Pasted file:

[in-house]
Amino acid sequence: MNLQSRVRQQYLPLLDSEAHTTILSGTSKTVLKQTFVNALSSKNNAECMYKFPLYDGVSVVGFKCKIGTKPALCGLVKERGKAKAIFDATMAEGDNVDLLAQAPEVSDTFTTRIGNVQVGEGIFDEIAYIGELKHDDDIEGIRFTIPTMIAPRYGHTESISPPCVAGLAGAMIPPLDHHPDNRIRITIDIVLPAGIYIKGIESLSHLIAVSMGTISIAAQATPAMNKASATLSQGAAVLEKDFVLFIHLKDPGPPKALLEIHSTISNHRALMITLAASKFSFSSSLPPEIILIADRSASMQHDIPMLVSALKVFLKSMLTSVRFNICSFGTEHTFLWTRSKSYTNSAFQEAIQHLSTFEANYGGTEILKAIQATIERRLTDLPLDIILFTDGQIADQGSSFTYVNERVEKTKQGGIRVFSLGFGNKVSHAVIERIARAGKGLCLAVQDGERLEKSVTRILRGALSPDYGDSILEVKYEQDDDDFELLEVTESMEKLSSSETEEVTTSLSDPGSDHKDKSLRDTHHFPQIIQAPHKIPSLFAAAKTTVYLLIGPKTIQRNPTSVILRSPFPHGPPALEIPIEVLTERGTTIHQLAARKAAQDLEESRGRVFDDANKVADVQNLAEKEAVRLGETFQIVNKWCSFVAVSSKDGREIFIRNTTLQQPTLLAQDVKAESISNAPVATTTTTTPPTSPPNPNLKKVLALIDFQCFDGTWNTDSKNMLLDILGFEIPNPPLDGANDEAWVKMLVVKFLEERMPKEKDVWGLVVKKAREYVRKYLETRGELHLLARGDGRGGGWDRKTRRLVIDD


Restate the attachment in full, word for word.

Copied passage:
[in-house]
Amino acid sequence: MNLQSRVRQQYLPLLDSEAHTTILSGTSKTVLKQTFVNALSSKNNAECMYKFPLYDGVSVVGFKCKIGTKPALCGLVKERGKAKAIFDATMAEGDNVDLLAQAPEVSDTFTTRIGNVQVGEGIFDEIAYIGELKHDDDIEGIRFTIPTMIAPRYGHTESISPPCVAGLAGAMIPPLDHHPDNRIRITIDIVLPAGIYIKGIESLSHLIAVSMGTISIAAQATPAMNKASATLSQGAAVLEKDFVLFIHLKDPGPPKALLEIHSTISNHRALMITLAASKFSFSSSLPPEIILIADRSASMQHDIPMLVSALKVFLKSMLTSVRFNICSFGTEHTFLWTRSKSYTNSAFQEAIQHLSTFEANYGGTEILKAIQATIERRLTDLPLDIILFTDGQIADQGSSFTYVNERVEKTKQGGIRVFSLGFGNKVSHAVIERIARAGKGLCLAVQDGERLEKSVTRILRGALSPDYGDSILEVKYEQDDDDFELLEVTESMEKLSSSETEEVTTSLSDPGSDHKDKSLRDTHHFPQIIQAPHKIPSLFAAAKTTVYLLIGPKTIQRNPTSVILRSPFPHGPPALEIPIEVLTERGTTIHQLAARKAAQDLEESRGRVFDDANKVADVQNLAEKEAVRLGETFQIVNKWCSFVAVSSKDGREIFIRNTTLQQPTLLAQDVKAESISNAPVATTTTTTPPTSPPNPNLKKVLALIDFQCFDGTWNTDSKNMLLDILGFEIPNPPLDGANDEAWVKMLVVKFLEERMPKEKDVWGLVVKKAREYVRKYLETRGELHLLARGDGRGGGWDRKTRRLVIDD